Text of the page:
attributes have been embedded in learning outcomes and assessment across all levels in
accordance with the individual guidance documents located on the Leeds Met Centre for
Learning and Teaching web page.

Each of the graduate attributes has been highlighted in the course learning outcomes
(section 38) using the following key;
     Global Outlook (italics)
     Digital Literacy (bold)
     Enterprise (underlined)

Global Outlook
Global Outlook is developed and assessed throughout the levels across a range of modules.
Students will begin by searching for and utilising a range of literature from a national and
international perspective on a range of Sport and Physical Activity related topics. The
Introduction to Research and Study Skills for Sport, and Exercise Science (IRSS) module will
develop students’ knowledge of paradigms and how their view of the world will impact on
research design and the way they view other people from a variety of different cultures and
In advanced levels (5 and 6) global outlook will be imbedded into modules through the
following examples include the consideration of culturally based diets when planning
nutritional strategies for high performance athletes or the acceptance of religious based
gender differences when exploring determinants of exercise participation. This will be
further enhanced by the students’ optional module choices into specific areas of disease and
through the focus of their dissertation.

Global Outlook is developed and assessed throughout the levels across a range of modules.
Students will be required to engage with research originating from various parts of the
world where an appreciation of the culture in which the participants live may influence the
outcomes of the research. Examples of how global outlook may appear to students would
include the consideration of culturally based diets when planning nutritional strategies for

high performance athletes or the acceptance of religious based gender differences when
exploring determinants of exercise participation.

Digital Literacy

Digital Literacy has been mapped into the degree using the seven areas of the digital literacy
capabilities staff toolkit. Across all modules and levels students will develop their use of
electronic search databases in finding and evaluating the suitability of a range of digital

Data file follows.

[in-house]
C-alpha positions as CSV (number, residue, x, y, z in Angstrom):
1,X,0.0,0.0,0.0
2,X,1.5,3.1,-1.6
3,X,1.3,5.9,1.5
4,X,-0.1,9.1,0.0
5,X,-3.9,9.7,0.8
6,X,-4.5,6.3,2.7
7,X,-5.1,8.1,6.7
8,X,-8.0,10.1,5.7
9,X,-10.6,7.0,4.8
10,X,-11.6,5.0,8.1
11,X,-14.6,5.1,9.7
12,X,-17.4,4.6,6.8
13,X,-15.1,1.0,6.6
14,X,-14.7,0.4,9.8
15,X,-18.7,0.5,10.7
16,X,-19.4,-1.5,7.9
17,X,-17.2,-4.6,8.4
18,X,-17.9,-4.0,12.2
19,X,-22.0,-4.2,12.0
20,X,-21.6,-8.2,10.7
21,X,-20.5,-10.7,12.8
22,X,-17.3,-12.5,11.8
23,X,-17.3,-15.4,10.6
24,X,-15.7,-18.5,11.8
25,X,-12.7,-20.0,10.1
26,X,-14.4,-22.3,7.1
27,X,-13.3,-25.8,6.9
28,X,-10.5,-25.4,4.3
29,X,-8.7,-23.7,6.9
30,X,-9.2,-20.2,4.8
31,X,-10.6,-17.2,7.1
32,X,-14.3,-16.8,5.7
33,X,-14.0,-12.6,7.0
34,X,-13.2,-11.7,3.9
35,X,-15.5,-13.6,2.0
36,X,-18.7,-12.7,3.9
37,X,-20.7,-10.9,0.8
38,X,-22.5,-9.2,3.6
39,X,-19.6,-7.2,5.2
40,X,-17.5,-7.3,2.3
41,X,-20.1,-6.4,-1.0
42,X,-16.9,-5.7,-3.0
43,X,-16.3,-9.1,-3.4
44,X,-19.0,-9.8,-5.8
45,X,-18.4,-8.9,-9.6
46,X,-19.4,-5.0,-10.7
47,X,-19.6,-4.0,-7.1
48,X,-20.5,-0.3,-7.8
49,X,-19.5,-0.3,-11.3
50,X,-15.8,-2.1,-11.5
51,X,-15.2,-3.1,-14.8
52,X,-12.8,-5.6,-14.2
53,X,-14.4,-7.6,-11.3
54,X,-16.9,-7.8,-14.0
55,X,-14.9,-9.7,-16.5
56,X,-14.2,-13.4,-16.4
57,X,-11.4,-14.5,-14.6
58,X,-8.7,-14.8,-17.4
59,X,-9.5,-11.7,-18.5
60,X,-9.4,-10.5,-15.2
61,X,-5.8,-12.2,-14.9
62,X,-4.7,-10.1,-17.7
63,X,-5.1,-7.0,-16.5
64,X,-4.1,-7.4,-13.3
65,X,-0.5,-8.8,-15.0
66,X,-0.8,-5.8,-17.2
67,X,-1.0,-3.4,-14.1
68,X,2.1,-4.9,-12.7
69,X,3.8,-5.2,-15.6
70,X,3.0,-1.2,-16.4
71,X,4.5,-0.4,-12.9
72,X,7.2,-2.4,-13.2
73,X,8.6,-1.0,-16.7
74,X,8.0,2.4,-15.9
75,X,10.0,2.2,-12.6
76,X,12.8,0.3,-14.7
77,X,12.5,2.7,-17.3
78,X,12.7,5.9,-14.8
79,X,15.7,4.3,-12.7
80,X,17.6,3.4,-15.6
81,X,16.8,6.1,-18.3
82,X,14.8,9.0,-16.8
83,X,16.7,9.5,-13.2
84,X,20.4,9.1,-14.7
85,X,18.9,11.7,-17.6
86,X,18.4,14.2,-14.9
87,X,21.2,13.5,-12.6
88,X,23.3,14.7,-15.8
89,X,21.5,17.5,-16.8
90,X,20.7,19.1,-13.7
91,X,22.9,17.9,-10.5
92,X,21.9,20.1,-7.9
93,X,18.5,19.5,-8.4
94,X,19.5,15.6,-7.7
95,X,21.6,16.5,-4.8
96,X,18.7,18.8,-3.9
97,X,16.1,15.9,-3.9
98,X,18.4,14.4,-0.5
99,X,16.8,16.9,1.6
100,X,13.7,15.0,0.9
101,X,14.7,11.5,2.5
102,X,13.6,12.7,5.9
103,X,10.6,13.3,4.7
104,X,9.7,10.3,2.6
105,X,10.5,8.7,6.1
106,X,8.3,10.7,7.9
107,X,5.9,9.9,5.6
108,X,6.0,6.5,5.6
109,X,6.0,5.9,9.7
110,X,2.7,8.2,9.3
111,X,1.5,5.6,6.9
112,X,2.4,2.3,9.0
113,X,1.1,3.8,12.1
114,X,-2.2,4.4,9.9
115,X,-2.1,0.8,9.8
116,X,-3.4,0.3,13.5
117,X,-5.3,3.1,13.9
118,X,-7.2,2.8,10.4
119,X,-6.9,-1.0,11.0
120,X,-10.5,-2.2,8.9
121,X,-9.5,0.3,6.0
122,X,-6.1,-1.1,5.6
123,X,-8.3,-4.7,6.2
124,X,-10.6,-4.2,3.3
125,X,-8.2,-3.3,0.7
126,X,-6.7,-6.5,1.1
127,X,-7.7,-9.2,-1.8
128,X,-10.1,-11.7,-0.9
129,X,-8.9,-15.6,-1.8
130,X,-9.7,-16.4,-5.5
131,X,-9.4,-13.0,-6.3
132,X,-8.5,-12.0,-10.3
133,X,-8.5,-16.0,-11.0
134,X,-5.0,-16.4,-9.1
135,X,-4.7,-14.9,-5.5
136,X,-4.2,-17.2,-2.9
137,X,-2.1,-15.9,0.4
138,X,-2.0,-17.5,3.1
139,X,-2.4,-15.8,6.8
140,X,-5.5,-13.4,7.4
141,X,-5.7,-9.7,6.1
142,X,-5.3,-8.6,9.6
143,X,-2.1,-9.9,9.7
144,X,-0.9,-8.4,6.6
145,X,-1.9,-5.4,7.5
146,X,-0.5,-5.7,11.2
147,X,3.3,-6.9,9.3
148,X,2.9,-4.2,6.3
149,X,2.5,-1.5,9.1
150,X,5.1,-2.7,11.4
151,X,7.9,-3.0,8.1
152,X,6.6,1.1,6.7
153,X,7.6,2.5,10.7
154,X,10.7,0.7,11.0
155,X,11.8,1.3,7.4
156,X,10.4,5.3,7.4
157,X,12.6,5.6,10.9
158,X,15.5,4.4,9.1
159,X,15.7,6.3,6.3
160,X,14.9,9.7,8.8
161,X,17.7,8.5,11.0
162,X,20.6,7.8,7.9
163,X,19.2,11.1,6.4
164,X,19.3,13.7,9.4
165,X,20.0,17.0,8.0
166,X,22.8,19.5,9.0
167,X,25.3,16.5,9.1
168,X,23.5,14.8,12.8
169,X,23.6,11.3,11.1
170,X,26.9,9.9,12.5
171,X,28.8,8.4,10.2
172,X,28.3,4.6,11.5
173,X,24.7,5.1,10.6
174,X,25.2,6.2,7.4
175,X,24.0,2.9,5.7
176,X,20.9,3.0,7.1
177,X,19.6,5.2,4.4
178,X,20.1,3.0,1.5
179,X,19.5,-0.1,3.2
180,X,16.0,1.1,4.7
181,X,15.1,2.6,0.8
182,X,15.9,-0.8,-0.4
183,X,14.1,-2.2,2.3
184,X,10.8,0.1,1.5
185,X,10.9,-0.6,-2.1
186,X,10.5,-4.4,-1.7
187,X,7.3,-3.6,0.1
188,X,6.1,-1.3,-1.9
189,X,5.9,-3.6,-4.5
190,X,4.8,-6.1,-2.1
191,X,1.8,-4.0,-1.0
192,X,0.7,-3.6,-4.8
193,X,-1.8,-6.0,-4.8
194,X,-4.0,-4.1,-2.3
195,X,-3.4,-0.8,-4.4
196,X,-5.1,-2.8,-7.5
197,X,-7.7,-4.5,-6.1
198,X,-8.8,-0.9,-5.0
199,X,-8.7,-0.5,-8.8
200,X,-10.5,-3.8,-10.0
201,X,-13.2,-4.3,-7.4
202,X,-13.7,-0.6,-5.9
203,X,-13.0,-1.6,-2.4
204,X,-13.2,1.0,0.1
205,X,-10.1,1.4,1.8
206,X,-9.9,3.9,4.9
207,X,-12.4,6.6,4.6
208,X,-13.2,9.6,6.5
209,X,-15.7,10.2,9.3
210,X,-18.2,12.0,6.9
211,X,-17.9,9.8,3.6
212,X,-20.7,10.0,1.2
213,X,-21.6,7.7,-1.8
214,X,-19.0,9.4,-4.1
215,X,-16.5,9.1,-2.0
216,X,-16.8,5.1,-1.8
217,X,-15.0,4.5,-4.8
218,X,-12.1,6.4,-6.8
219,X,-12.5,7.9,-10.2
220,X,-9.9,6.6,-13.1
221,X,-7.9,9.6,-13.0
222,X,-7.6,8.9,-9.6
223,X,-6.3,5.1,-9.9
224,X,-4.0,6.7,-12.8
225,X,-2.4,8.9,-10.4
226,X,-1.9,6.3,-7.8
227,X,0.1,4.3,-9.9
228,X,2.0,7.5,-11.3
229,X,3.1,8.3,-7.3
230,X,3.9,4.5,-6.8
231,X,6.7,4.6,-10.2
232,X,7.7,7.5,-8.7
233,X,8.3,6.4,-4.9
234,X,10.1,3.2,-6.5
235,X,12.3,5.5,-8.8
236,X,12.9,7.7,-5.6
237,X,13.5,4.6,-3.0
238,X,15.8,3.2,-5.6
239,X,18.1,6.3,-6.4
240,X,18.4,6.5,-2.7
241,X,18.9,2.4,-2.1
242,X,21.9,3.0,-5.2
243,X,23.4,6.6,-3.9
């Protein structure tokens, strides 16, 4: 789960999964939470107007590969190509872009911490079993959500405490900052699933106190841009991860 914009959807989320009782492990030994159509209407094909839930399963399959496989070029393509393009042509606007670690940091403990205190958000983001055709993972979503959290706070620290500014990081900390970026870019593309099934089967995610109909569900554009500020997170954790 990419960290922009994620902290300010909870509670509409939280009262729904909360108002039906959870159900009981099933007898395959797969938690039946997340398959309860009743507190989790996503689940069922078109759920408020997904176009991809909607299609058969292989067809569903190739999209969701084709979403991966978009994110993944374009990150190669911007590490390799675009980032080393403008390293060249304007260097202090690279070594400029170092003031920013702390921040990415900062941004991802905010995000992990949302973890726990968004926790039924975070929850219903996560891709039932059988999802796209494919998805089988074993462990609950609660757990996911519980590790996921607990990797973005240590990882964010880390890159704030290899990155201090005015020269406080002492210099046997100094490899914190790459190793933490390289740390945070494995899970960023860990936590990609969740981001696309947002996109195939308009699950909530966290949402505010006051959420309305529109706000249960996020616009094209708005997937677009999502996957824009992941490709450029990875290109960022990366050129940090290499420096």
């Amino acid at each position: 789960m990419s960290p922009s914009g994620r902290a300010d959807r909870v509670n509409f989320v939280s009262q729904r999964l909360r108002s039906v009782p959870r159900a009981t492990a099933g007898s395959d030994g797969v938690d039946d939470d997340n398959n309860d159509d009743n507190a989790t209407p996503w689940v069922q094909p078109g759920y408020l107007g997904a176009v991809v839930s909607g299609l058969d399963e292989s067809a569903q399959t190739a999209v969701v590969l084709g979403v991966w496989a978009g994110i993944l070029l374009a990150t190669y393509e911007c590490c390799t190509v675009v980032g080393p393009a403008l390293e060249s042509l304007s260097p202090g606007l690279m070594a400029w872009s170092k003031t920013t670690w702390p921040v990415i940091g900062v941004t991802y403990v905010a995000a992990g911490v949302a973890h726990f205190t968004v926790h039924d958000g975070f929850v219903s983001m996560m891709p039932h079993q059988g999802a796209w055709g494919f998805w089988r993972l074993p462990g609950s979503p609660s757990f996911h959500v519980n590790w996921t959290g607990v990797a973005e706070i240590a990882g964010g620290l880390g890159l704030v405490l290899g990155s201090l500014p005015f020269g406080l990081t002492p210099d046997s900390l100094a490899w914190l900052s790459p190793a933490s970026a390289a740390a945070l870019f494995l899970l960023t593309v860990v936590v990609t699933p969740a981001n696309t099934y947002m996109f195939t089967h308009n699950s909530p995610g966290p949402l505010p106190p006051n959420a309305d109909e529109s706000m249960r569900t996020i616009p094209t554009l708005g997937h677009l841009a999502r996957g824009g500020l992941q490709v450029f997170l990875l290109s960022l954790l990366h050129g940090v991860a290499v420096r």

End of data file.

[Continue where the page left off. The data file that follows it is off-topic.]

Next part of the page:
sources including web pages and journal articles (Digital Scholarship, Academic Practice,
Information literacy). Students will also be engaged in using the VLE through use of a variety
of appropriate tools (e.g. e-mail, discussion boards, online submission) to enhance their
learning experience (Communication and collaboration). Students will also develop their
use of a range of digital devices including cameras, camcorders, digital audio recorders in
the collection of research data and in applied settings (Computer Literacy)

During Level 4 students will learn how use appropriate software packages to record, analyse,
interpret and present data (Media Literacy). At Level 5 students will be introduced to more
complex analyses and will learn how to select appropriate software packages to analyse
different data (Media Literacy). By Level 6 the students will have developed critical skills
enabling them to become independent learners and will know which software to select to
complete recording, analysis, interpretation and presentation of the data for their Major
Independent Study. During Levels 4 and 5 students will be introduced to a range of
specialised digital scientific equipment to assess measuring human functioning (e.g. force
plates and), specialist software (e.g. Comp-eat, Dartfish) and specialist statistical analysis
software (e.g. IBM SPSS and NVIVO).
By the end of Level 6 students will have developed a critical understanding of the different
equipment with the ability to appropriately select the correct method to provide a valid and
reliable measure of the chosen variable (Major Independent Study) (Computer Literacy,
Media Literacy).

Throughout the course students will appropriately plan their professional development
using a range of tools. In the level 4 Introduction to Research and Study Skills module
students will be introduced to the university Employability Resource Online and appropriate
tools to build a personal and professional development portfolio (Communication and
collaboration, Information Literacy, Professional development planning). In level 5 students
will further their understanding and application of these tools within the Professional
Development in Sport and Exercise Science module. Students will be encouraged to take
part in both internal (Blackboard 9 discussion groups) and external networking using
appropriate websites (e.g. LinkedIn) (Professional Development Planning)


Enterprising students will show a proactive approach to meeting the challenges involved in
sport and exercise science. They will do this through being set a number of challenges
including authentic assessments which will require them to use their knowledge and skills to
deal with real world scenarios. This will include collection of data to inform case studies and